|E.J. Emanuel, MD, PhD, Department of Clinical Bioethics, National Institutes of Health, Bethesda, Md, highlighted the 1997-98 mail survey on some 8,700 members of the American Society of Clinical Oncologists (ASCO). There were 149 multiple-choice questions and 4 patient vignettes on EOL issues of cancer patients. About 3000 (35%) of the ASCO members participated. The respondents were primarily urban, males, oncologists in academia or group practice, and extremely busy. Oncologists, according to the survey, need an improved comfort level in communicating with dying patients and in shifting to palliative care. ASCO faces the challenge of providing members with training to master the required skills.|
|Characteristics of surveyed members|| Emanuel described the sample as:
|Learning about EOL care||According to the survey results, the top four ways that oncologists learn
about EOL are:
More recent medical school graduates received some EOL care training as a formal course or during clinical rotation. Nevertheless, fewer than 20% of the oncologists who graduated in the 1990s reported formal EOL training in medical school and only 50% received such information during postgraduate training.
|Self evaluation of competency||This survey showed >90% of the responding oncologists perceive themselves as having "a lot" of expertise in managing pain, constipation, nausea/vomiting, fever, and neutropenia in EOL cancer patients. They report much less ability in treating depression especially and loss of appetite. In Emanuel's opinion, one barrier to learning new EOL skills may be the high sense of competency in pain management. (The unpublished Foley survey at NY Memorial Hospital found some 25% of EOL cancer patients still in pain).|
|Communicating with terminally ill patients||
The Emanuel survey tabulated responses to such important questions as:
|Barriers to caring for the dying||
The data show that oncologists believe very important barriers to good EOL
care are unrealistic patient/family expectations and family conflicts.
Oncologists anxious about telling patients they will die reported having
unrealistic expectations compared with good communicators. Only 10% of
the US-surveyed oncologists found patient resistance to taking opioids or
federal/state regulations of opioids as problematic.
Healthcare delivery represents a serious barrier in the US, according to questionnaire responses:
Other serious barriers include lack of time to discuss EOL concerns and limited availability of unskilled home care or hospice services.
|Chemotherapy and EOL||Which oncologists prescribe chemotherapy for terminally patients? The present data point to practitioners >50 years old and persons who experience a sense of failure when the patient becomes terminally ill. Surgical oncologists seemed most likely to prescribe chemotherapy rather than palliative care. Only 20% of the respondents provide hospice care after second-line chemotherapy.|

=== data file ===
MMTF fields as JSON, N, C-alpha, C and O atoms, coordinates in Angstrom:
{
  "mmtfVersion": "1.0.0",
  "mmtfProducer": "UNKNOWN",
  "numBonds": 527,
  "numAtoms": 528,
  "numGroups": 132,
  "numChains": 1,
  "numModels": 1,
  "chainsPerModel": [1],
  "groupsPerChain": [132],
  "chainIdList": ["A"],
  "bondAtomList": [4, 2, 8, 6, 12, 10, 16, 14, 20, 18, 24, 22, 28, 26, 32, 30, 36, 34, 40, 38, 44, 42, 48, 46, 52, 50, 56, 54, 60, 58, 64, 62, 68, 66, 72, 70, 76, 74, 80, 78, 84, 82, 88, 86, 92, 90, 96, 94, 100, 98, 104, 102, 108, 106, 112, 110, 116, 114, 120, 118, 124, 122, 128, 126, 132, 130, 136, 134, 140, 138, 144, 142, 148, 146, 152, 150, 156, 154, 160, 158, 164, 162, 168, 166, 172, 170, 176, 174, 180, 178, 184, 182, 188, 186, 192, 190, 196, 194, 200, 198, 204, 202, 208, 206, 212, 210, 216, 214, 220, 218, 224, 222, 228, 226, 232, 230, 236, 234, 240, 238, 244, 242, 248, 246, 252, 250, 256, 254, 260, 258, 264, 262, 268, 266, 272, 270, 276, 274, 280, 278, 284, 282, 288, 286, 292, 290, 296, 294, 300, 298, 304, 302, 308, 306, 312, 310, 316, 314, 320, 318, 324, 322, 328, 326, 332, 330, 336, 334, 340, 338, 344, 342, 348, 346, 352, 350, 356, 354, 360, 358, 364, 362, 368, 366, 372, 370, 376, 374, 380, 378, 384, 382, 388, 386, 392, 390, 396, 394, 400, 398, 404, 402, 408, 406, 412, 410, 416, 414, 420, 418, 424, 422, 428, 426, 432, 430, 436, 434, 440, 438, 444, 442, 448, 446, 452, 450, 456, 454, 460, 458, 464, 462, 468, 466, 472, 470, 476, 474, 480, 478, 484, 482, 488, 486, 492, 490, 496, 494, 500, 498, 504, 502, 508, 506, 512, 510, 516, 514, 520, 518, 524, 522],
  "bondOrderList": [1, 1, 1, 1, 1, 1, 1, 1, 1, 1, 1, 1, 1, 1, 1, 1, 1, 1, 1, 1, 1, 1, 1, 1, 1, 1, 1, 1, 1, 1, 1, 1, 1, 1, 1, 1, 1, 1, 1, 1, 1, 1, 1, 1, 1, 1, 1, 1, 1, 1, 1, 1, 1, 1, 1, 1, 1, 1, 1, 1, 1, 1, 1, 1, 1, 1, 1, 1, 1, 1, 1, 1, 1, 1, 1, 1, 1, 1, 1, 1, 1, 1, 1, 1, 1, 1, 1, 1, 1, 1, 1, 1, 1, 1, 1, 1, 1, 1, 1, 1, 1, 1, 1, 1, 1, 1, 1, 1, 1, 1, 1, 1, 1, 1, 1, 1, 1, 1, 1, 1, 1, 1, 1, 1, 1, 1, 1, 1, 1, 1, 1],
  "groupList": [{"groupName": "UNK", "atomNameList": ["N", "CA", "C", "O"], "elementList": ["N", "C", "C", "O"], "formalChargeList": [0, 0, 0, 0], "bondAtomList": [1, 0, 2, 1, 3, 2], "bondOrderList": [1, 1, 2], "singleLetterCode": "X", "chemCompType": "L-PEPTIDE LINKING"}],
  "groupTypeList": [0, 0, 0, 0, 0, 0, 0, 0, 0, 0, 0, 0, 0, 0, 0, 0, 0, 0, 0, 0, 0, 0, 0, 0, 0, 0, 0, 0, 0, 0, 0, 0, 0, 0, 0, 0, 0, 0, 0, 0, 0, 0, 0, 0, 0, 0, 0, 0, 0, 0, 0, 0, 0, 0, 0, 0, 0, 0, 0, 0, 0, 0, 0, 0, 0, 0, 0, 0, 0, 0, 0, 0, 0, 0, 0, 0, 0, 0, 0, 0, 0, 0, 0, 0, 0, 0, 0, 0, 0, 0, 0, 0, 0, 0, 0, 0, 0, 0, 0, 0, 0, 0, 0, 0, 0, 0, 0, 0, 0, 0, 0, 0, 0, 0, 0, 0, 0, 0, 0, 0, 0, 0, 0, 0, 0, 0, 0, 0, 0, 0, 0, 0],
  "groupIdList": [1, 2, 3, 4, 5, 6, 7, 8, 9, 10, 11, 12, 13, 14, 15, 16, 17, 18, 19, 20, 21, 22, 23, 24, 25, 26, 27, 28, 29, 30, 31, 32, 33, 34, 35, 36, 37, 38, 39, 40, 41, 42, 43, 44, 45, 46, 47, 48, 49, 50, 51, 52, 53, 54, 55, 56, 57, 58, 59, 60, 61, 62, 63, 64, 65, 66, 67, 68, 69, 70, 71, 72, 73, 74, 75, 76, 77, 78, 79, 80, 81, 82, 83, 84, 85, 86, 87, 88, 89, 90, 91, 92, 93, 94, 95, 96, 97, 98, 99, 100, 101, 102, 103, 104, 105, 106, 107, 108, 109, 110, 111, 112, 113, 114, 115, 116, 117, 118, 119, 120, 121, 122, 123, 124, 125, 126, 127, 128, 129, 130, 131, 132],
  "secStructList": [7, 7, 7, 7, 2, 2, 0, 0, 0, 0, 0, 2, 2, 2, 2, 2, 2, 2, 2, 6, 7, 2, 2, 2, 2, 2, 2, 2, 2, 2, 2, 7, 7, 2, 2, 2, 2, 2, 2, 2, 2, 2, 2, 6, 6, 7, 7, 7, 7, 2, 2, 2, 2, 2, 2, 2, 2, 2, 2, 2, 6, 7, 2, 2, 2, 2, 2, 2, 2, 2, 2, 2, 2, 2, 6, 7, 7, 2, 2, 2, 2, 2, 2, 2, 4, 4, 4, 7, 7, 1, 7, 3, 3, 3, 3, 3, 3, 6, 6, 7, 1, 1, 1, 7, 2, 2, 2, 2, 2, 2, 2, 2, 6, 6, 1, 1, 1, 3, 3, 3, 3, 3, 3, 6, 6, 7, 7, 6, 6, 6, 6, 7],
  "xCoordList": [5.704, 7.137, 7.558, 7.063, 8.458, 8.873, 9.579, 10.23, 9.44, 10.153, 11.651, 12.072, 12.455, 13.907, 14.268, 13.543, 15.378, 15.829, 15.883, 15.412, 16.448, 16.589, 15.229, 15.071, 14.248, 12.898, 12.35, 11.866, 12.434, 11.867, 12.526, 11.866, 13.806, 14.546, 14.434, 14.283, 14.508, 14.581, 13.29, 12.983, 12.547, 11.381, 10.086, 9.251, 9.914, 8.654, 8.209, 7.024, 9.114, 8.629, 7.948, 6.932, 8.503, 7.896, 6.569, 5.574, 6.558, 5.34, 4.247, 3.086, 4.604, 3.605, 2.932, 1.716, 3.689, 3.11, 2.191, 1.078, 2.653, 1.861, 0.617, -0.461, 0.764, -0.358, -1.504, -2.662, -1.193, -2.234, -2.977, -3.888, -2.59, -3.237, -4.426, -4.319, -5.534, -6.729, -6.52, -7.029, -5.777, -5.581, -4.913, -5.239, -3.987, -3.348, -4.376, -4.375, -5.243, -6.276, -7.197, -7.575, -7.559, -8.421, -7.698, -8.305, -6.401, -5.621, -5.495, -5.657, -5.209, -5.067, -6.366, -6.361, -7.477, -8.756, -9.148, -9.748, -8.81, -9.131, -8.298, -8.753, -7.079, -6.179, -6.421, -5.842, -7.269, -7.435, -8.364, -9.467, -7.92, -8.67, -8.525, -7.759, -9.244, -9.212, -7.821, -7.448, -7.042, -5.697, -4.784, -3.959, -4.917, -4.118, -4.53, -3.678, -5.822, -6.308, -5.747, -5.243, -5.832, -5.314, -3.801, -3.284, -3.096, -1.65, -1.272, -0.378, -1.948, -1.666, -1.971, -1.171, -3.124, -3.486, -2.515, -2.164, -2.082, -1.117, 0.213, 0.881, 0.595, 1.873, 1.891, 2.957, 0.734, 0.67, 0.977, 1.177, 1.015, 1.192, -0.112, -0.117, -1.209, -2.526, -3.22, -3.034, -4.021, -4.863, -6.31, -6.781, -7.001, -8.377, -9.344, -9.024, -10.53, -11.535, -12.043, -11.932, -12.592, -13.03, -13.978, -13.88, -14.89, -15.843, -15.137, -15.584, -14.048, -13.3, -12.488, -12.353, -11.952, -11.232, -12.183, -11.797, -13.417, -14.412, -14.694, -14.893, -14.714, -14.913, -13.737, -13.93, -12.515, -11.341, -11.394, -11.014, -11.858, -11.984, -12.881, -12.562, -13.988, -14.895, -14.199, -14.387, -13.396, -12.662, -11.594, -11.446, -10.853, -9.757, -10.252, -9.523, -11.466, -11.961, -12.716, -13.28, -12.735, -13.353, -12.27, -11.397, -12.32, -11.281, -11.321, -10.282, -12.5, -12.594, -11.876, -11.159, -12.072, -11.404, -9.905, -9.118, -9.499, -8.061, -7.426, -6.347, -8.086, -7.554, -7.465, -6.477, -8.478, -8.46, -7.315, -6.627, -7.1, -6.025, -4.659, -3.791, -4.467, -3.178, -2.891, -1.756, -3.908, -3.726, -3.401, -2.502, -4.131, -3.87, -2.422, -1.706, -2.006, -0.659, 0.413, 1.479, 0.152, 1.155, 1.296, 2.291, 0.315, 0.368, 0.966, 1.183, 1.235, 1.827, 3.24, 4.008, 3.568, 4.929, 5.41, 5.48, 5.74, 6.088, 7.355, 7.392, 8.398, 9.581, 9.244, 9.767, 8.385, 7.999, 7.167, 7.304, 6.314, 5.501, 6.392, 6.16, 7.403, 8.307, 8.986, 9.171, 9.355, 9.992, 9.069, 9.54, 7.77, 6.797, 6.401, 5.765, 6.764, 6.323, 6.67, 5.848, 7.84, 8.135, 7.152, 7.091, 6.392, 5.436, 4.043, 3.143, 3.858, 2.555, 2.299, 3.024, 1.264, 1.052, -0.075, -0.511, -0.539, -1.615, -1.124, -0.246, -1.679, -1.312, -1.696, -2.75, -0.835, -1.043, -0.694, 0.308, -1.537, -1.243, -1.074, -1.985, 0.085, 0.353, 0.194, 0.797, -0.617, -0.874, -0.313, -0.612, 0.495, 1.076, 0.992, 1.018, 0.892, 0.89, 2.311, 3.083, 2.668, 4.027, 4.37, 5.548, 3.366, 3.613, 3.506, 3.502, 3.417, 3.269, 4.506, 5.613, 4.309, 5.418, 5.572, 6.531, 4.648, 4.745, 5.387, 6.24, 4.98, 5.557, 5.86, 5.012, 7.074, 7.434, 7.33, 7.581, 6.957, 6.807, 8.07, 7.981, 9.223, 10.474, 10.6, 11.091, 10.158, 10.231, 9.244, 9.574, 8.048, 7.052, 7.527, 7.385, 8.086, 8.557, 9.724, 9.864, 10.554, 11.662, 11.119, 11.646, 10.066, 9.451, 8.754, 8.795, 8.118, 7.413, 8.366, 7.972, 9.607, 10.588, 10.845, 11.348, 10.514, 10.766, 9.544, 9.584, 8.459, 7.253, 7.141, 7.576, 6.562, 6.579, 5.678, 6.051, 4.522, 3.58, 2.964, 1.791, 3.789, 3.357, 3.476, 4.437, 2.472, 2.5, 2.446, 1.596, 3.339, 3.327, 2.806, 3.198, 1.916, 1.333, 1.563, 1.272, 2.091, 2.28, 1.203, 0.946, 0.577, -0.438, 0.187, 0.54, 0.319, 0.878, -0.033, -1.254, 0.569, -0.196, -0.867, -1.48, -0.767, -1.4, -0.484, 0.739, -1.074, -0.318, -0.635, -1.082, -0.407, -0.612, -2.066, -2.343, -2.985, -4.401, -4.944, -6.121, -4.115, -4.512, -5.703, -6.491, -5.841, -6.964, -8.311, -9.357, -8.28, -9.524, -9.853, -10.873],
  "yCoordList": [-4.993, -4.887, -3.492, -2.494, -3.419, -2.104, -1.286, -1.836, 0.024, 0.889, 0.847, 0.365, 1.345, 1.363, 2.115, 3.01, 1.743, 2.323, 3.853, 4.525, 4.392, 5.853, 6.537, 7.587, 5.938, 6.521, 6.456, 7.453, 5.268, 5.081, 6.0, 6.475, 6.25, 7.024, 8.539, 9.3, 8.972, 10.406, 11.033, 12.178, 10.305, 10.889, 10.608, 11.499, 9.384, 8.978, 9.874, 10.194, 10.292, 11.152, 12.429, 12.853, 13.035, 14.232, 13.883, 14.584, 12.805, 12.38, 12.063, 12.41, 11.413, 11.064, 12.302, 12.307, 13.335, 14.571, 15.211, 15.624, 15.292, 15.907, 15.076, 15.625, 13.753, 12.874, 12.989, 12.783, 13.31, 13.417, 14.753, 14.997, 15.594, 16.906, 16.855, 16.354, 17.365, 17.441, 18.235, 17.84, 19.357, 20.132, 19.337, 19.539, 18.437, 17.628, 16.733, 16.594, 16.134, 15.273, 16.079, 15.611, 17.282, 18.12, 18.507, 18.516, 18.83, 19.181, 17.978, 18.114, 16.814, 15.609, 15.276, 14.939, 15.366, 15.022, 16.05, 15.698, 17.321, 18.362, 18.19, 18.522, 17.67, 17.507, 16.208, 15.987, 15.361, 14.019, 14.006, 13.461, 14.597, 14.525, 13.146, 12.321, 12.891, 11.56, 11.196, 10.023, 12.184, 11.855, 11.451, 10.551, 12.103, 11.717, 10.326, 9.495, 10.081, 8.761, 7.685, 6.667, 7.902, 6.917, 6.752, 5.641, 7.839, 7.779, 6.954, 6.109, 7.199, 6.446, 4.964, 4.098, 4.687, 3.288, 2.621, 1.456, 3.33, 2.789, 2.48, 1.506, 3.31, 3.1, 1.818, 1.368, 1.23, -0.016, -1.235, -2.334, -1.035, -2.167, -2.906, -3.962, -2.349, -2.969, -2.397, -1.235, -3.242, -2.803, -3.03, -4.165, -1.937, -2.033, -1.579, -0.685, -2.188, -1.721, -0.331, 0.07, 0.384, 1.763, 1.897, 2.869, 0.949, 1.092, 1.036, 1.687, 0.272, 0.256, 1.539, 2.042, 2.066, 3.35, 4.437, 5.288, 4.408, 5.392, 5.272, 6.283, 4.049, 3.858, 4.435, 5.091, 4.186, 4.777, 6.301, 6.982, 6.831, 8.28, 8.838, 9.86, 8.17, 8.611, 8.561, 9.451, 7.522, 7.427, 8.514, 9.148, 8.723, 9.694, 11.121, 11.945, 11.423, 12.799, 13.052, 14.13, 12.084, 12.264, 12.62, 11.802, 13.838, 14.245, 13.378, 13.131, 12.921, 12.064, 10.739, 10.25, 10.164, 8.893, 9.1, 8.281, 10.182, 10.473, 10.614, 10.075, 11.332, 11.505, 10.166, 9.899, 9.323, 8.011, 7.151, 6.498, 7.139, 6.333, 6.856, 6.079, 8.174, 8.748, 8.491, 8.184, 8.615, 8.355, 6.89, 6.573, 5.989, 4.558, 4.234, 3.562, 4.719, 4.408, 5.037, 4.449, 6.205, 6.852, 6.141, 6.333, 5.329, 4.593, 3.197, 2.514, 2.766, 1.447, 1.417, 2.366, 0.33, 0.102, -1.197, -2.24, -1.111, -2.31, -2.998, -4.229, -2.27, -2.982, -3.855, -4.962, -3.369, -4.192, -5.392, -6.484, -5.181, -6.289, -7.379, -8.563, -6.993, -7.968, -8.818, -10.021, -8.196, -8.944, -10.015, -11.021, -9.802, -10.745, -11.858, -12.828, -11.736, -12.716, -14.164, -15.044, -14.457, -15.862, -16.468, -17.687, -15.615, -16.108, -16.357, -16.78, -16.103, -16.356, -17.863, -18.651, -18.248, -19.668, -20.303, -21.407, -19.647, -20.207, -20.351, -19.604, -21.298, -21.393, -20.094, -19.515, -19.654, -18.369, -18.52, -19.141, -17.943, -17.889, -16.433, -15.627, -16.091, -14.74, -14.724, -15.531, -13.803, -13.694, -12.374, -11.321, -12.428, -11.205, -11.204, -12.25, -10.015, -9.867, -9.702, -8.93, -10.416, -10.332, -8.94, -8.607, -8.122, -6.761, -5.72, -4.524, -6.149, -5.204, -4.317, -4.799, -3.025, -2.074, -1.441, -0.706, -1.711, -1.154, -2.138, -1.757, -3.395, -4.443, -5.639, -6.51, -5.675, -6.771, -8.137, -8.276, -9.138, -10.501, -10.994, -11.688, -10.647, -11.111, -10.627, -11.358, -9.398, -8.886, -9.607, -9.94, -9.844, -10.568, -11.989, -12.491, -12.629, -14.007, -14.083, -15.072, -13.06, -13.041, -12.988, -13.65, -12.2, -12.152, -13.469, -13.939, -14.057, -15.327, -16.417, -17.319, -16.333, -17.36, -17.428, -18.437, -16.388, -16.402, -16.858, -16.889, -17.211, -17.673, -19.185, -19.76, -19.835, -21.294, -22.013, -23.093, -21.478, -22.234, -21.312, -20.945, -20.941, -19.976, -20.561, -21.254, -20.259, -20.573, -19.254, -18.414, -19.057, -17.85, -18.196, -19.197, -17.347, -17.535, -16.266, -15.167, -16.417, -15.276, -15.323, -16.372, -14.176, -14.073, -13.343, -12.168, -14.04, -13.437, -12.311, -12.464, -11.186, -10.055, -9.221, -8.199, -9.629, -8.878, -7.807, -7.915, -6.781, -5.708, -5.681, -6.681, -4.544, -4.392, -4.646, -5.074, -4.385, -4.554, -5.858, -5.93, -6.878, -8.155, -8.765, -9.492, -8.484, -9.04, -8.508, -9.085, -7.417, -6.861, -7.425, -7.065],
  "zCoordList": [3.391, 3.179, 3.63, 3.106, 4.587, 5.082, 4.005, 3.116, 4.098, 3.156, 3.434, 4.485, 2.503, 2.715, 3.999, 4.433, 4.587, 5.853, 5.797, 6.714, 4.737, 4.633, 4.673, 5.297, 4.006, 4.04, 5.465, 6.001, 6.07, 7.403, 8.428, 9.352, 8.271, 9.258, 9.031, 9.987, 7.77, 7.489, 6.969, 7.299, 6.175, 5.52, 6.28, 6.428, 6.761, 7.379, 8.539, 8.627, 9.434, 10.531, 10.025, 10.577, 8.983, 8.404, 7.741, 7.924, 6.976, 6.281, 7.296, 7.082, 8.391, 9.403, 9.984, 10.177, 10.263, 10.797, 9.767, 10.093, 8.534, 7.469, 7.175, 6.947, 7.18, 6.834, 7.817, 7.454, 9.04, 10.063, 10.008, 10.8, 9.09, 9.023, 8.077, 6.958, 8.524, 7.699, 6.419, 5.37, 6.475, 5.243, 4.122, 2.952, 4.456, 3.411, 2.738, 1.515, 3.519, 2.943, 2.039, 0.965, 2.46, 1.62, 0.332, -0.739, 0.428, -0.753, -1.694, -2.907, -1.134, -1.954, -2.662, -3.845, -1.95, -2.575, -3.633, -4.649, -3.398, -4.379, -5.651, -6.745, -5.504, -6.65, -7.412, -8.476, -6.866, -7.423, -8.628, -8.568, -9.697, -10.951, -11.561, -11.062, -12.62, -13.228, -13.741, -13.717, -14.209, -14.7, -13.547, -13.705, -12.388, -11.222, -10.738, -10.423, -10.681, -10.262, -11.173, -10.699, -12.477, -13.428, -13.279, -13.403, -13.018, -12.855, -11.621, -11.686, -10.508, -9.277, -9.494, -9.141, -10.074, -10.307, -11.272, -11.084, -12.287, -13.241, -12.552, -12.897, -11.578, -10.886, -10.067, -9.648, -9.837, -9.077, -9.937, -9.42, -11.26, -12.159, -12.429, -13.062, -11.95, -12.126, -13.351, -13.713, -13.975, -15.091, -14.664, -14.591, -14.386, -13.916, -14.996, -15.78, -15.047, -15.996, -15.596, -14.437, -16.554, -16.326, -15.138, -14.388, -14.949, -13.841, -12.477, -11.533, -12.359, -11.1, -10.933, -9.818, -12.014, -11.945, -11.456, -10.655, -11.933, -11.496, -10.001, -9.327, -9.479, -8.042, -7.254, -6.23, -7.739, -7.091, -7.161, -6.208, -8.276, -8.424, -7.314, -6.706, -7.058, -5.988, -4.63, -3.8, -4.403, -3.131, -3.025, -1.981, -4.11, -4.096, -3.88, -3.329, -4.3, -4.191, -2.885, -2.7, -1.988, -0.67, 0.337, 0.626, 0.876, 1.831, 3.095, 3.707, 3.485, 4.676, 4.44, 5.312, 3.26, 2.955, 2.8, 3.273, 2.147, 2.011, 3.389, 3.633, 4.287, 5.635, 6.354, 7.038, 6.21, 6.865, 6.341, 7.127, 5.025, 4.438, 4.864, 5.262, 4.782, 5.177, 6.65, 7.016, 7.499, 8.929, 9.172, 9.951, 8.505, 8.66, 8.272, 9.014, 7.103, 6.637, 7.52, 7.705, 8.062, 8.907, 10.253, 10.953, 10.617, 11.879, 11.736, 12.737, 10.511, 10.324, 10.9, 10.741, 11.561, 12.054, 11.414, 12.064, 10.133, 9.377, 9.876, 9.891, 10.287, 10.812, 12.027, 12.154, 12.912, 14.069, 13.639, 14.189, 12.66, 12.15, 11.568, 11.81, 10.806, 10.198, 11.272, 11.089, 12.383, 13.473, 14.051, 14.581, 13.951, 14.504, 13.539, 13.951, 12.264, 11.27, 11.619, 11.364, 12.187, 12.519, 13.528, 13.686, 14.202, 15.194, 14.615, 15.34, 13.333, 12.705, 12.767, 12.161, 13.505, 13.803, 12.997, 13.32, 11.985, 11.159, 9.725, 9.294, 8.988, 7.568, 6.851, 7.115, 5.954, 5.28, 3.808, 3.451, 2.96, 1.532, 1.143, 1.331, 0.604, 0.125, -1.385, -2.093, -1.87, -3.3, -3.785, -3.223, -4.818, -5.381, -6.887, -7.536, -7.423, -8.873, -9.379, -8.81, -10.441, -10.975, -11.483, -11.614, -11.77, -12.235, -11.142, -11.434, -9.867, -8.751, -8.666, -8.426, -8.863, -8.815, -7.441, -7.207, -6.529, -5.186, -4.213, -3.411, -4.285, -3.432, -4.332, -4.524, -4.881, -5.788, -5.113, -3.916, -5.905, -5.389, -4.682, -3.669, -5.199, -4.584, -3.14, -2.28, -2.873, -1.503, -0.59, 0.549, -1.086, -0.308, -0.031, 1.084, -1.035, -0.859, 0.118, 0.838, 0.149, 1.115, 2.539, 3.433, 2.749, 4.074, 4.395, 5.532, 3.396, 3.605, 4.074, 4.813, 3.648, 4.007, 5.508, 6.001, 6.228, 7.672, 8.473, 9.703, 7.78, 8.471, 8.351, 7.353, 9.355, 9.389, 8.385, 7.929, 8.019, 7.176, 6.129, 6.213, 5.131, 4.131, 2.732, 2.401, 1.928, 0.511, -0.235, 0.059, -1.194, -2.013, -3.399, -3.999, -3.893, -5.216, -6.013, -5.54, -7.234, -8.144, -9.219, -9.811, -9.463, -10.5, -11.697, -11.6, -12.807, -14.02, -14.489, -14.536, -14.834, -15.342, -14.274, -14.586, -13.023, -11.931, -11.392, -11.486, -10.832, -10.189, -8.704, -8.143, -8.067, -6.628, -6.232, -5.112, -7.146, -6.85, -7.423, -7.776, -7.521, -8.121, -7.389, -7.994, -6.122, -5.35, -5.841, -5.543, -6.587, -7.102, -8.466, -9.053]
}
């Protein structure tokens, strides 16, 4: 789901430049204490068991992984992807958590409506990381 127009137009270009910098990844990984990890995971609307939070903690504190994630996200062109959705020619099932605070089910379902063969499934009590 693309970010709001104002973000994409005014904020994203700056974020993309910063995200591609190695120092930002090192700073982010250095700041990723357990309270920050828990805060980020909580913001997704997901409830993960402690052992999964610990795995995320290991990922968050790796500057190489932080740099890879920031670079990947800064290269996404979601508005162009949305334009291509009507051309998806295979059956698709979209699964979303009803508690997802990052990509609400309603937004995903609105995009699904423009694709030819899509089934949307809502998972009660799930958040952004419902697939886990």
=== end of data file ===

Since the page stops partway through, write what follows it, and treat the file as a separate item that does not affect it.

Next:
|Vignette: patient with unremitting pain||
One of 4 vignettes covered a breast cancer patient in pain although on
iv morphine. What should be done? Here are the survey responses:
|Euthanasia and physician-assisted suicide (PAS)||Twenty-two percent of responding oncologists found PAS ethically acceptable and 15% would be willing to do it. Corresponding figures for euthanasia were lower, 6.5% and 2.5%, respectively. Others reporting more support for PAS were less religious or surgeons. Oncologists who have more time to talk to the patient, Catholic, or possess poor pain management skills found PAS and euthanasia less acceptable.|
|Presenter conclusions||Emanuel's conclusions are based on a preliminary analysis of the data which will be refined for publication. The survey results show a need to improve the comfort level of oncologists in communicating with dying patients, especially in shifting to palliative care. ASCO should provide members with training to master the required skills identified by this survey. One benefit could be a decreased use of third- and fourth-line chemotherapy in the terminally ill.|
Presented at the American Society of Clinical Oncology (ASCO) Meeting,
May 16-19, 1998
Copyright © 1998 Conrad Group Inc. All Rights Reserved
Eugene A. Conrad, PhD, MPH / ISSN 1078-2230 / June 1998
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